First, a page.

Renault has recalled 15,000 Captur SUVs after conceding that the vehicles emission filtration system did not work at all temperatures.
The French manufacturer has denied any wrongdoing and said there was no “defeat device” on the affected vehicles – produced between July and September last year – as it set about developing a remedy for the issue.
Gaspar Gascon Abellan, Renault’s director of engineering said that Renault had discovered “a calibration error” in the emissions-cutting system, which meant nitrogen oxides and sulphur were not being properly eliminated.
A total of 270 Renault Capturs sold in Britain will be affected by the recall.
Renault’s recall comes after it emerged that the French brand’s registered office at the Renault Lardy Technical Centre and the Guyancourt Technocentre were visited by investigators making enquiries as part of the French authorities investigations into vehicle emissions.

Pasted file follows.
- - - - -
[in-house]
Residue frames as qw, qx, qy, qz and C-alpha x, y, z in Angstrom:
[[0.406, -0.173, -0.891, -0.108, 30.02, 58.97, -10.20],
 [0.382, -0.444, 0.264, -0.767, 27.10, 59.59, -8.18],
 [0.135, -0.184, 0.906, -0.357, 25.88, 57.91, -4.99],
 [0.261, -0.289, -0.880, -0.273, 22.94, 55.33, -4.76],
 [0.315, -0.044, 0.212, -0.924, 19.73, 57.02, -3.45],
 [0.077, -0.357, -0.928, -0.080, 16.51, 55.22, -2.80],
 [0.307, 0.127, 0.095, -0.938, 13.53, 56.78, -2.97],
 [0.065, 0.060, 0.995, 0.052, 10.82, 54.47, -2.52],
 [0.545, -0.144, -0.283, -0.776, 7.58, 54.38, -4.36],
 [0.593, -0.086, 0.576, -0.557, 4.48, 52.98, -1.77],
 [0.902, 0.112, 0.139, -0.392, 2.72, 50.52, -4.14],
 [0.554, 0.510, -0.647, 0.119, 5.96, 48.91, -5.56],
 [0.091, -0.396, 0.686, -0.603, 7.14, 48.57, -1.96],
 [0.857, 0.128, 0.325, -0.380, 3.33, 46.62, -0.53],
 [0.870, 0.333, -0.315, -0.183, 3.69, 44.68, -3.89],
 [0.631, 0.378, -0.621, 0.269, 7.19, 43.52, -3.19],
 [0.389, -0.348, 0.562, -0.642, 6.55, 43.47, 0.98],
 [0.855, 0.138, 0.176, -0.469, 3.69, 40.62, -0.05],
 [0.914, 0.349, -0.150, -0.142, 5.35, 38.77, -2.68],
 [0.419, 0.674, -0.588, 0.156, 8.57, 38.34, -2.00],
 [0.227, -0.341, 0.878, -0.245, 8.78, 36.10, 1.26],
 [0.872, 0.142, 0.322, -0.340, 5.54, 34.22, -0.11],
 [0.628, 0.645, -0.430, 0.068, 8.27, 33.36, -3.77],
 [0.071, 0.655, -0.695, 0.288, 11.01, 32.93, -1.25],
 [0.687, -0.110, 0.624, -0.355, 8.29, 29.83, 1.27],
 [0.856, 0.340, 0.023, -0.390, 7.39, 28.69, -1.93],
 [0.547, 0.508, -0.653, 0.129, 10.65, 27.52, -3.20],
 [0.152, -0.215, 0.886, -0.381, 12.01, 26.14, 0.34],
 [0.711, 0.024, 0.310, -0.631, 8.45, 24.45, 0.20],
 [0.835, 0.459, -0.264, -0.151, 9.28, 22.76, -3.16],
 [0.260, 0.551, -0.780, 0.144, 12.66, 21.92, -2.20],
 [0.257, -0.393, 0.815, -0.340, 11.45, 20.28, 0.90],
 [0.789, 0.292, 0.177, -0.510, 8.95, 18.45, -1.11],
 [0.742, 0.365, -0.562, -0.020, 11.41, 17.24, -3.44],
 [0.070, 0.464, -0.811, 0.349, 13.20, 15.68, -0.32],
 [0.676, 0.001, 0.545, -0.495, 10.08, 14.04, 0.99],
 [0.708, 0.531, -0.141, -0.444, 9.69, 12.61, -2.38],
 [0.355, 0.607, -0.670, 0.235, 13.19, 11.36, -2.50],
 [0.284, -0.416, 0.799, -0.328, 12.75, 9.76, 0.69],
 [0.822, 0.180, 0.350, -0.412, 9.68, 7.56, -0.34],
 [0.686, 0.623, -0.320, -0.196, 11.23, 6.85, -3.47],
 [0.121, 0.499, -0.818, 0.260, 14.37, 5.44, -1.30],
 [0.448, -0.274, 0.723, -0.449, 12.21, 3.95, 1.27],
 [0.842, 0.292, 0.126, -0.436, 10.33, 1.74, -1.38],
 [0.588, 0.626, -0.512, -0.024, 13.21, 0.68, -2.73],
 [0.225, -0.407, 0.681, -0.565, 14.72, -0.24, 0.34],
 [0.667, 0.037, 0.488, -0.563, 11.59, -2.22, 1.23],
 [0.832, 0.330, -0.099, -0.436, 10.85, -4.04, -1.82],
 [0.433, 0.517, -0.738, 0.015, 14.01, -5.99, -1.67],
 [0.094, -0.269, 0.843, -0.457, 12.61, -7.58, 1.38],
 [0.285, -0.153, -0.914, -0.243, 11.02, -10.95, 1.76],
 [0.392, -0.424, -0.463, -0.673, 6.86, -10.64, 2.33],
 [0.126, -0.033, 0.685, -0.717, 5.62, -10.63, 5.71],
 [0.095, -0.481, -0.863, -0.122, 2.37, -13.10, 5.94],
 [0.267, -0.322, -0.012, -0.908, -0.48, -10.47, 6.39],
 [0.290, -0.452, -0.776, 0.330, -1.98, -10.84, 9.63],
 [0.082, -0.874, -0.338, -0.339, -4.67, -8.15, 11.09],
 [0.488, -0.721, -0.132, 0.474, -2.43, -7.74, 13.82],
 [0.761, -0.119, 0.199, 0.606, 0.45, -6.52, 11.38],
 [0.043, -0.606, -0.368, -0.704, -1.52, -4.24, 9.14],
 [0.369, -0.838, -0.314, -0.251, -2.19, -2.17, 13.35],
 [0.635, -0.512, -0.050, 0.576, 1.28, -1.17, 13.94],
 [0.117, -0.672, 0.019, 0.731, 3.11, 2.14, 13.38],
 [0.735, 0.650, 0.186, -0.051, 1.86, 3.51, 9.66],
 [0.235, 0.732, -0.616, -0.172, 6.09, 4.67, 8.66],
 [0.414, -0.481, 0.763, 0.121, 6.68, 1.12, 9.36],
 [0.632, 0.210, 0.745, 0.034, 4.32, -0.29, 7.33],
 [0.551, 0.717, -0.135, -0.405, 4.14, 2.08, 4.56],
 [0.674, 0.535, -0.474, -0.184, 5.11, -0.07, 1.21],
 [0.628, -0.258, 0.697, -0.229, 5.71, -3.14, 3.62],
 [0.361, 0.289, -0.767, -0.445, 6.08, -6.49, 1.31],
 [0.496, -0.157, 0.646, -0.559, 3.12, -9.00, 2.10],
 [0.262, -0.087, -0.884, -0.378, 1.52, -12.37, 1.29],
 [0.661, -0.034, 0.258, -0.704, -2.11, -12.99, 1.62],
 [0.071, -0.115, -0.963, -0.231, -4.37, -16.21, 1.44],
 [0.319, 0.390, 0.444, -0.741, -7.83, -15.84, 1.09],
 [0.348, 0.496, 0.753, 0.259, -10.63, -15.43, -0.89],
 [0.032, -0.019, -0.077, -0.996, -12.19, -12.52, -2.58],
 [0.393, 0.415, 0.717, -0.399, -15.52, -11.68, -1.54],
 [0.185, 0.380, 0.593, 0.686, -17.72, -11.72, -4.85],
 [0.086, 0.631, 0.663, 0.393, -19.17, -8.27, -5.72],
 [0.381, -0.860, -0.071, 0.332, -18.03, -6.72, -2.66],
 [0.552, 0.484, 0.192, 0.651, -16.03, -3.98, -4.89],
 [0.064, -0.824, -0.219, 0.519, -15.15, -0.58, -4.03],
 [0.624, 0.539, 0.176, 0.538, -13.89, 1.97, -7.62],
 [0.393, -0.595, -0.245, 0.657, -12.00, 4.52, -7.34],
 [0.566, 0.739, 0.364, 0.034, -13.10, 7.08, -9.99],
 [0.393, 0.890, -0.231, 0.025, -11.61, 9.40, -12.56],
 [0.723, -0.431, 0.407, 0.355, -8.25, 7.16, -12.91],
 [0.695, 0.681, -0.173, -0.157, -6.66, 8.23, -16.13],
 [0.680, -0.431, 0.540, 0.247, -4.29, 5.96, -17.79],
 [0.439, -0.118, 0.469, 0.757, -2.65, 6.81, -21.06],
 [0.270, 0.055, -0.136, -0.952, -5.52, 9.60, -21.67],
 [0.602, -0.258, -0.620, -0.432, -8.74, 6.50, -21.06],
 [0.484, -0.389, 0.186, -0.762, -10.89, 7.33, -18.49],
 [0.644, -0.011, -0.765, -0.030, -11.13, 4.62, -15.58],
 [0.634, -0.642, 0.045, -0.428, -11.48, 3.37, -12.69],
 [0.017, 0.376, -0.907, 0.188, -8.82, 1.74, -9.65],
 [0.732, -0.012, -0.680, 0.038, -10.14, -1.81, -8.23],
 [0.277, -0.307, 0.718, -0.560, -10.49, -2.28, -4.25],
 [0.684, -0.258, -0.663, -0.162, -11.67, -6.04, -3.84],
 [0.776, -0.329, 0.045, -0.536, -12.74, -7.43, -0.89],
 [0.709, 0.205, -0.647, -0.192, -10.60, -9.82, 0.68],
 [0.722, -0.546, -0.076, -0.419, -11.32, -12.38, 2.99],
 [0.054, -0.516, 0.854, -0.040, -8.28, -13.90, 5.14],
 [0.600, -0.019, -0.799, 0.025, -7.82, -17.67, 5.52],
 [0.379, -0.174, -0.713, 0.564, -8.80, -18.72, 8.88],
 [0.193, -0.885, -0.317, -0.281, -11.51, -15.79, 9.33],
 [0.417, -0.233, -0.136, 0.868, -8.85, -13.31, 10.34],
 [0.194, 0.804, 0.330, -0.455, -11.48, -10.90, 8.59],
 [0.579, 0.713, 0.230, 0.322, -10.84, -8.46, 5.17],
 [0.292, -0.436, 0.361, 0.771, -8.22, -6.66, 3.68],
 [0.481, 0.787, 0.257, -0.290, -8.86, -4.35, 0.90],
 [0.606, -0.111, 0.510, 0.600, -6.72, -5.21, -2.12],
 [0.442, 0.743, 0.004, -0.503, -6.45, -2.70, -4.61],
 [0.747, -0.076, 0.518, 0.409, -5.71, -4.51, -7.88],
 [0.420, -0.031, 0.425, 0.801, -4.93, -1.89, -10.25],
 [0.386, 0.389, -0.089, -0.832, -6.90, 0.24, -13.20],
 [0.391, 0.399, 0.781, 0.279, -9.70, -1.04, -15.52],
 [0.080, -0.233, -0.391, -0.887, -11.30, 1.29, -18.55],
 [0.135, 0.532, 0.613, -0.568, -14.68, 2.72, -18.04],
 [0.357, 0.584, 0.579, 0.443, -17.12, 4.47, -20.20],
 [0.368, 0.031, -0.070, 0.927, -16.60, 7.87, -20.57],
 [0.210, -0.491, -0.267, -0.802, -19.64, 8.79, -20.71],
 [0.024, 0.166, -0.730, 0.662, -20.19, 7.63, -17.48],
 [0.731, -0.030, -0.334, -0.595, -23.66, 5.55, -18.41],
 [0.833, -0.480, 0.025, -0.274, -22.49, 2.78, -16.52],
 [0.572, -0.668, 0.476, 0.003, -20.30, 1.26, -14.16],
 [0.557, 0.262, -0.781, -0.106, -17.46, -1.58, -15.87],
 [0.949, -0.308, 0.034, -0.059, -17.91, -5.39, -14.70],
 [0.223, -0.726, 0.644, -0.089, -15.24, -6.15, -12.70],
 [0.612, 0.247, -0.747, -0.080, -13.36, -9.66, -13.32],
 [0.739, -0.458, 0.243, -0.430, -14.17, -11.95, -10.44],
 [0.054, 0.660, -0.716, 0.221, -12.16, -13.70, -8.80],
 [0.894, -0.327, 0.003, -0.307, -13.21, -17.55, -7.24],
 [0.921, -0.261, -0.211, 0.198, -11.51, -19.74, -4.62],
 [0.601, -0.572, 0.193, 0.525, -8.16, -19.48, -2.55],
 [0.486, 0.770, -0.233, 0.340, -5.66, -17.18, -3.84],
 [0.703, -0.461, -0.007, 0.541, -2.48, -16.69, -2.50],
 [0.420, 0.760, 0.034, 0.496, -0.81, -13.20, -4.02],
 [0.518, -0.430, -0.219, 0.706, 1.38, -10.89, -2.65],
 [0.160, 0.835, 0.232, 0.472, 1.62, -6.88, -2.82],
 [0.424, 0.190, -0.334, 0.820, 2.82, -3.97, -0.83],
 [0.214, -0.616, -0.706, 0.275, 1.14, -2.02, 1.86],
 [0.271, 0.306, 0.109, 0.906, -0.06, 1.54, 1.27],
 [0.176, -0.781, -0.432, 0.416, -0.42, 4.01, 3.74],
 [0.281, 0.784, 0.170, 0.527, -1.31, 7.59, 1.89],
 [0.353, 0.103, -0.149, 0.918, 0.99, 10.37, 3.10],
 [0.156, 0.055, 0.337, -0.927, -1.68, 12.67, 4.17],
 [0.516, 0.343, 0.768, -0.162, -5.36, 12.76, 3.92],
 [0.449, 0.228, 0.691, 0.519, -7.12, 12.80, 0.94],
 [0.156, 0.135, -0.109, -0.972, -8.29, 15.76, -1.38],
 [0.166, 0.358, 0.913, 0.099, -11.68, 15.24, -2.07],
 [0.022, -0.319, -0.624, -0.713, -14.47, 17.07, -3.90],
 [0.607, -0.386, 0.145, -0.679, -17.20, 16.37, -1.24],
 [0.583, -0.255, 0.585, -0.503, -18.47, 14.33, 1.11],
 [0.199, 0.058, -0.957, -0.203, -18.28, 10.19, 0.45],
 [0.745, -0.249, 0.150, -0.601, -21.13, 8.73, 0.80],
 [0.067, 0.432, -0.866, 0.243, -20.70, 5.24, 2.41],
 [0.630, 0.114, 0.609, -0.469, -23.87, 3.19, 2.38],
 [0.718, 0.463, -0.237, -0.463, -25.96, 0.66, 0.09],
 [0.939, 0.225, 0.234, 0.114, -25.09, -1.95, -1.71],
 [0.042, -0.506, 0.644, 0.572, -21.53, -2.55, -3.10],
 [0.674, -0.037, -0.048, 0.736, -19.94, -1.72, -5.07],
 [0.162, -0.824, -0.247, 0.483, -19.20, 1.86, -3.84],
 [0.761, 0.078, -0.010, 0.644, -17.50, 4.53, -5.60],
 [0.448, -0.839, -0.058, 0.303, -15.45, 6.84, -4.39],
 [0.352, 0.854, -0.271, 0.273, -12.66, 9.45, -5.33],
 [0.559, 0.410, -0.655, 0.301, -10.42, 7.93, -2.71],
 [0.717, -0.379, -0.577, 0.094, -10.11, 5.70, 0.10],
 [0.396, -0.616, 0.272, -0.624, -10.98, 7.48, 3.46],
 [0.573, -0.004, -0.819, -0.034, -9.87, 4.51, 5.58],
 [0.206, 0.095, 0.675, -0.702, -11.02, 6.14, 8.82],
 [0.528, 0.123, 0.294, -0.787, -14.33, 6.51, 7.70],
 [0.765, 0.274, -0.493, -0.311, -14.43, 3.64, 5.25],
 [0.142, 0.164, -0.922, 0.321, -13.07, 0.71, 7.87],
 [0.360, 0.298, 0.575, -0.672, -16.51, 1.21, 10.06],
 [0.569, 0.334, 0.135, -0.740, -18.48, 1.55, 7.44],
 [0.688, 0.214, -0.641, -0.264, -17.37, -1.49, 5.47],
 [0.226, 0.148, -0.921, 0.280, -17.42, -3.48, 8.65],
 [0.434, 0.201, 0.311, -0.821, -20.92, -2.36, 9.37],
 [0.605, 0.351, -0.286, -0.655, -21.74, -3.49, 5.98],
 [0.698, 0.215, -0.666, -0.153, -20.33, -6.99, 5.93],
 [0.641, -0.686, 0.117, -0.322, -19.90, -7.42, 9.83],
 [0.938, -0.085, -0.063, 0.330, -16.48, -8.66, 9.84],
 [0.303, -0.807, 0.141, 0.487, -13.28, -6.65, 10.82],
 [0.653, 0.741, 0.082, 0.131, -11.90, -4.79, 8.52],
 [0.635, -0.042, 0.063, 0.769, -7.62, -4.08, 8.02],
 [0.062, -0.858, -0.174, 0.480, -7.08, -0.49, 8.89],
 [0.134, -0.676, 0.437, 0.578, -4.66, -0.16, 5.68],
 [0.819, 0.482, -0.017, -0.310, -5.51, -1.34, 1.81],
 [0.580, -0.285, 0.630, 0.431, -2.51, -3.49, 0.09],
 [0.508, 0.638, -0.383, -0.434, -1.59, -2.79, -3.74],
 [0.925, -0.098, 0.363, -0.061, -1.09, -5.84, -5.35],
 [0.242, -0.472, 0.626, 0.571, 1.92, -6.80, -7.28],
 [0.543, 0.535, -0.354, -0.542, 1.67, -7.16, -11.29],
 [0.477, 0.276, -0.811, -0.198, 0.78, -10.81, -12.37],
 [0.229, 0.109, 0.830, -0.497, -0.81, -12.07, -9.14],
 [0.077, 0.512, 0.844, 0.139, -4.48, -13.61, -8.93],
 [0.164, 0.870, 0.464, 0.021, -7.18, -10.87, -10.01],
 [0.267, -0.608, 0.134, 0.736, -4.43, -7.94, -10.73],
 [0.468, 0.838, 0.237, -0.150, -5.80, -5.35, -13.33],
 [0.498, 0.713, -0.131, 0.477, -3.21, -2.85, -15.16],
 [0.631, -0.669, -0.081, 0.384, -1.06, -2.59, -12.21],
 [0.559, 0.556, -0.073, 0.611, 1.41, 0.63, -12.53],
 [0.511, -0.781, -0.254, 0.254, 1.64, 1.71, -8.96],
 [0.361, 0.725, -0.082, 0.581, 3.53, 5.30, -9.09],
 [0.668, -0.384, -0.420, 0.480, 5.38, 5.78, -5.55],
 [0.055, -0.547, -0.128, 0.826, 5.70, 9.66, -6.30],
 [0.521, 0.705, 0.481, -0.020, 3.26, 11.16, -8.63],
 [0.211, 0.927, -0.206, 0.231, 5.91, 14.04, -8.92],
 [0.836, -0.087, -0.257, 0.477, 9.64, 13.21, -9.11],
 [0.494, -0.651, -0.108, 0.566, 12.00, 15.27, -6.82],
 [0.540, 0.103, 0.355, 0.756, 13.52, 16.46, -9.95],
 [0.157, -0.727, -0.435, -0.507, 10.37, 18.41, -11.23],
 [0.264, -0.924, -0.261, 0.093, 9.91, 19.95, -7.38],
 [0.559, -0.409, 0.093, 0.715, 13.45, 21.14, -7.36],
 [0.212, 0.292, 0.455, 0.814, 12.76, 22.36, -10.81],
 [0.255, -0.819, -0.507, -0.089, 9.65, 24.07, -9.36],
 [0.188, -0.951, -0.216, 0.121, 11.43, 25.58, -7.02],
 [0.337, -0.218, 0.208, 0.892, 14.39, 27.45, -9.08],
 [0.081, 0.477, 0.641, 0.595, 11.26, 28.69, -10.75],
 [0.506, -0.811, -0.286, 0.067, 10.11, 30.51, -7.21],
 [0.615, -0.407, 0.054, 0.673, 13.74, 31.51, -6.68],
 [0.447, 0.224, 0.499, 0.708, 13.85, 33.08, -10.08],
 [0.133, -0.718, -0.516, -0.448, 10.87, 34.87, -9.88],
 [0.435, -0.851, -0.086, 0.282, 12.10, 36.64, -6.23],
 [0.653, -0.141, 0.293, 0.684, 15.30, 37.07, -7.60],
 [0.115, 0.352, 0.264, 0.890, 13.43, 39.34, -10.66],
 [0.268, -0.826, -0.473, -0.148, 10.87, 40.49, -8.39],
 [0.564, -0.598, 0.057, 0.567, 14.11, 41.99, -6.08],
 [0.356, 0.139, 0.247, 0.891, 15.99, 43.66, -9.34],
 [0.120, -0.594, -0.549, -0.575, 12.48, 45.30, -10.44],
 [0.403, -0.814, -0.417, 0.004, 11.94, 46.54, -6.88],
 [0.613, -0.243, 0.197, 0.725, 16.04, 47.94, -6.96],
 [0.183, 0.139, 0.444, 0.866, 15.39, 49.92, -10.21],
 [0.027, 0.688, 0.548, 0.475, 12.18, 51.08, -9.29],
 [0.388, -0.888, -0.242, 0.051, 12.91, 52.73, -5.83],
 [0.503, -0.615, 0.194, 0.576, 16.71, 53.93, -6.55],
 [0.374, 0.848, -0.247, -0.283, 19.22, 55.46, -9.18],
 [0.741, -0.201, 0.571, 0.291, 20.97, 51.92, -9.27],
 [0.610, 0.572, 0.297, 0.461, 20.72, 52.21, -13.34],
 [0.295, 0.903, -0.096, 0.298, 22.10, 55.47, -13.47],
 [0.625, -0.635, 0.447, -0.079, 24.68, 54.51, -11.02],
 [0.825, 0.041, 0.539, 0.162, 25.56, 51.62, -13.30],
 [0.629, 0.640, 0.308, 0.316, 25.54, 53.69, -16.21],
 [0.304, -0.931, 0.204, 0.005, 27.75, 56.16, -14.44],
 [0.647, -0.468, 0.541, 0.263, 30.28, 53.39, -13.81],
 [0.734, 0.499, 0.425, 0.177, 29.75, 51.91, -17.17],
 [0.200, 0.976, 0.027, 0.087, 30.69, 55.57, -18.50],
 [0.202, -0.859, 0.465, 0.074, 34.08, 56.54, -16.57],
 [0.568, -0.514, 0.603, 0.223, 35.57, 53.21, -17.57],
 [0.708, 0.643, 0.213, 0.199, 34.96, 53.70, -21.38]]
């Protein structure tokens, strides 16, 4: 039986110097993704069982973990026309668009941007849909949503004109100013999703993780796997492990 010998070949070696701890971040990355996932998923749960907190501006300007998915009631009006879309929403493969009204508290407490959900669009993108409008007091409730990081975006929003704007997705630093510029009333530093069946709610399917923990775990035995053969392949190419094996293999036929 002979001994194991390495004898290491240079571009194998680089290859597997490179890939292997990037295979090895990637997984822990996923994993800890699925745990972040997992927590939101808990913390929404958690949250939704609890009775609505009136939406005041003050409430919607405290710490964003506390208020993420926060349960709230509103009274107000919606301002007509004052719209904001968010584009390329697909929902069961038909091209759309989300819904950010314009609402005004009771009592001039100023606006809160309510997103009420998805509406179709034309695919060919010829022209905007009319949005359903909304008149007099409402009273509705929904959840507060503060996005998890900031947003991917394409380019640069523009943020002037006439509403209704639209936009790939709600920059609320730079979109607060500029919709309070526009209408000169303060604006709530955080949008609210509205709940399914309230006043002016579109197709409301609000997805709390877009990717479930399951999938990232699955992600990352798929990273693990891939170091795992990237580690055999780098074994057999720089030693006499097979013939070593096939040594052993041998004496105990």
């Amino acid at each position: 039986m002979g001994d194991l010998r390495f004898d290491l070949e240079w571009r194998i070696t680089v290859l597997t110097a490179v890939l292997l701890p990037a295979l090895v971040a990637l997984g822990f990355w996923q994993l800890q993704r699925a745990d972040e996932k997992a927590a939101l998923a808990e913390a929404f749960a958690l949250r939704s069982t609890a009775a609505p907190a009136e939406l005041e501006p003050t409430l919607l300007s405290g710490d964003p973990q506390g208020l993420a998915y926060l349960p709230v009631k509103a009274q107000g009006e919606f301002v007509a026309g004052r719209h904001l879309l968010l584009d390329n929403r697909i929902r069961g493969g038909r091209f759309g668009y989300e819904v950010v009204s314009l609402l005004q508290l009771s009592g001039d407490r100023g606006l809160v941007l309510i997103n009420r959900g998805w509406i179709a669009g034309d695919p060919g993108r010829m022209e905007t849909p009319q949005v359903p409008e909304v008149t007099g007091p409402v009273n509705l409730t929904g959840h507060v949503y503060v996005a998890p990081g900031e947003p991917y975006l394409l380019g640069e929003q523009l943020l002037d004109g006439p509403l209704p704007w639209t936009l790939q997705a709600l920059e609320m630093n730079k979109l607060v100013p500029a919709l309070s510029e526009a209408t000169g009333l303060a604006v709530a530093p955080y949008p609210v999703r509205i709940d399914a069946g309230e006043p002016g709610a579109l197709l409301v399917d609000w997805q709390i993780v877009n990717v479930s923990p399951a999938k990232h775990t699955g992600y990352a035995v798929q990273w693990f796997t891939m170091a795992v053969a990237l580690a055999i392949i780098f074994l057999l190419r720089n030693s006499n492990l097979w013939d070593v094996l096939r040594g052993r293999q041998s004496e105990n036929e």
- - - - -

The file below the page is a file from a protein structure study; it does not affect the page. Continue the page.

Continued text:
A statement issued by Renault stated that the French authorities already felt that testing of its vehicles “would not reveal the presence of a defeat device”, adding that the visits had been carried out “in order to definitively confirm the first findings resulting from the analysis of the independent technical commission”.
News of the raids did lead to an initial 20% slump in Renault share prices at the Paris Stock exchange.
Vauxhall was also dragged into the emissions scandal this week after an investigation in Belgium found dramatic drops in nitrogen oxides emissions levels following dealer services of the Zafira model, The Telegraph reported.
The 1.6-litre diesel models at the centre of the allegations are sold in Britain, but Vauxhall has denied allegations that routine services were being used to rig emissions.
A spokesman told The Telegraph: "The software upgrade on the car is to do with a problem with a warning light that comes on too soon and tells you too soon that you need to put something in.
"It's nothing to do with emissions; it doesn't touch emissions or engine controls at all.”